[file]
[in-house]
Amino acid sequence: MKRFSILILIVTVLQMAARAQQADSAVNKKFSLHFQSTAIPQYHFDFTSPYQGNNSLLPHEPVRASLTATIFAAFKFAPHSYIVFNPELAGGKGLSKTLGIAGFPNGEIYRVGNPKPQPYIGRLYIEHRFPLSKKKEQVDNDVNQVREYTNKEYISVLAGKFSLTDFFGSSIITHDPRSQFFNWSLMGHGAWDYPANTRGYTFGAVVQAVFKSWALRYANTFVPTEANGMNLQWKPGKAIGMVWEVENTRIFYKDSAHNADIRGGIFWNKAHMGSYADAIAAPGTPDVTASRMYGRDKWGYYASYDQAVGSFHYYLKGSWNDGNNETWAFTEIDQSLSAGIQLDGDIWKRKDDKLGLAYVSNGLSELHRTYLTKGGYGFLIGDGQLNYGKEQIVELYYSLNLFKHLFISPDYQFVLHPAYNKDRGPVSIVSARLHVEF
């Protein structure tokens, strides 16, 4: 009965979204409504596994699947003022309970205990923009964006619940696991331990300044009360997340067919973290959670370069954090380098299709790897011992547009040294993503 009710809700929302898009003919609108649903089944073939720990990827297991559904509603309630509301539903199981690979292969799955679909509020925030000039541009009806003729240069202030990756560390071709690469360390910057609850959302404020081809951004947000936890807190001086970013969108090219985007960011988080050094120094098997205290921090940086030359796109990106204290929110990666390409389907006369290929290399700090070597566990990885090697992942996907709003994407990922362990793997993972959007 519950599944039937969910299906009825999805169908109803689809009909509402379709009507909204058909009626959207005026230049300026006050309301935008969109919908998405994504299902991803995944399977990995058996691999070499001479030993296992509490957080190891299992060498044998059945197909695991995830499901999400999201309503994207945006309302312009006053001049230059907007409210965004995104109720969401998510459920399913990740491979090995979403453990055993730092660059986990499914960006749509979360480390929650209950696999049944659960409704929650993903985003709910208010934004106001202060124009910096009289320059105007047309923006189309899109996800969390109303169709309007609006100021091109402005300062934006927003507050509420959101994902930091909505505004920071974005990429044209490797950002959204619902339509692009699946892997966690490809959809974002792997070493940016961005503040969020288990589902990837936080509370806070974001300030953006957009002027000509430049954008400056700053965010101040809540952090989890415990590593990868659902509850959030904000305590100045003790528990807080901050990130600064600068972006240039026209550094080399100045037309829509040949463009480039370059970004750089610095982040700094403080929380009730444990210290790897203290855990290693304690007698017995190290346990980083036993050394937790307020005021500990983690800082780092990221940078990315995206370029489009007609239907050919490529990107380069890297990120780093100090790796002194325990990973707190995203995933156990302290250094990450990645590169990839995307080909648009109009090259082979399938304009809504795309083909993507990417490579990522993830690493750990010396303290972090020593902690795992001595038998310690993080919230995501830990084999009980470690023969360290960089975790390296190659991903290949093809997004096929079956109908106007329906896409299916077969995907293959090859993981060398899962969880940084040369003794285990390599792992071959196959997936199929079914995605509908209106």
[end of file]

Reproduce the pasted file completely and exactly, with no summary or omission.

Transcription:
[in-house]
Amino acid sequence: MKRFSILILIVTVLQMAARAQQADSAVNKKFSLHFQSTAIPQYHFDFTSPYQGNNSLLPHEPVRASLTATIFAAFKFAPHSYIVFNPELAGGKGLSKTLGIAGFPNGEIYRVGNPKPQPYIGRLYIEHRFPLSKKKEQVDNDVNQVREYTNKEYISVLAGKFSLTDFFGSSIITHDPRSQFFNWSLMGHGAWDYPANTRGYTFGAVVQAVFKSWALRYANTFVPTEANGMNLQWKPGKAIGMVWEVENTRIFYKDSAHNADIRGGIFWNKAHMGSYADAIAAPGTPDVTASRMYGRDKWGYYASYDQAVGSFHYYLKGSWNDGNNETWAFTEIDQSLSAGIQLDGDIWKRKDDKLGLAYVSNGLSELHRTYLTKGGYGFLIGDGQLNYGKEQIVELYYSLNLFKHLFISPDYQFVLHPAYNKDRGPVSIVSARLHVEF
């Protein structure tokens, strides 16, 4: 009965979204409504596994699947003022309970205990923009964006619940696991331990300044009360997340067919973290959670370069954090380098299709790897011992547009040294993503 009710809700929302898009003919609108649903089944073939720990990827297991559904509603309630509301539903199981690979292969799955679909509020925030000039541009009806003729240069202030990756560390071709690469360390910057609850959302404020081809951004947000936890807190001086970013969108090219985007960011988080050094120094098997205290921090940086030359796109990106204290929110990666390409389907006369290929290399700090070597566990990885090697992942996907709003994407990922362990793997993972959007 519950599944039937969910299906009825999805169908109803689809009909509402379709009507909204058909009626959207005026230049300026006050309301935008969109919908998405994504299902991803995944399977990995058996691999070499001479030993296992509490957080190891299992060498044998059945197909695991995830499901999400999201309503994207945006309302312009006053001049230059907007409210965004995104109720969401998510459920399913990740491979090995979403453990055993730092660059986990499914960006749509979360480390929650209950696999049944659960409704929650993903985003709910208010934004106001202060124009910096009289320059105007047309923006189309899109996800969390109303169709309007609006100021091109402005300062934006927003507050509420959101994902930091909505505004920071974005990429044209490797950002959204619902339509692009699946892997966690490809959809974002792997070493940016961005503040969020288990589902990837936080509370806070974001300030953006957009002027000509430049954008400056700053965010101040809540952090989890415990590593990868659902509850959030904000305590100045003790528990807080901050990130600064600068972006240039026209550094080399100045037309829509040949463009480039370059970004750089610095982040700094403080929380009730444990210290790897203290855990290693304690007698017995190290346990980083036993050394937790307020005021500990983690800082780092990221940078990315995206370029489009007609239907050919490529990107380069890297990120780093100090790796002194325990990973707190995203995933156990302290250094990450990645590169990839995307080909648009109009090259082979399938304009809504795309083909993507990417490579990522993830690493750990010396303290972090020593902690795992001595038998310690993080919230995501830990084999009980470690023969360290960089975790390296190659991903290949093809997004096929079956109908106007329906896409299916077969995907293959090859993981060398899962969880940084040369003794285990390599792992071959196959997936199929079914995605509908209106």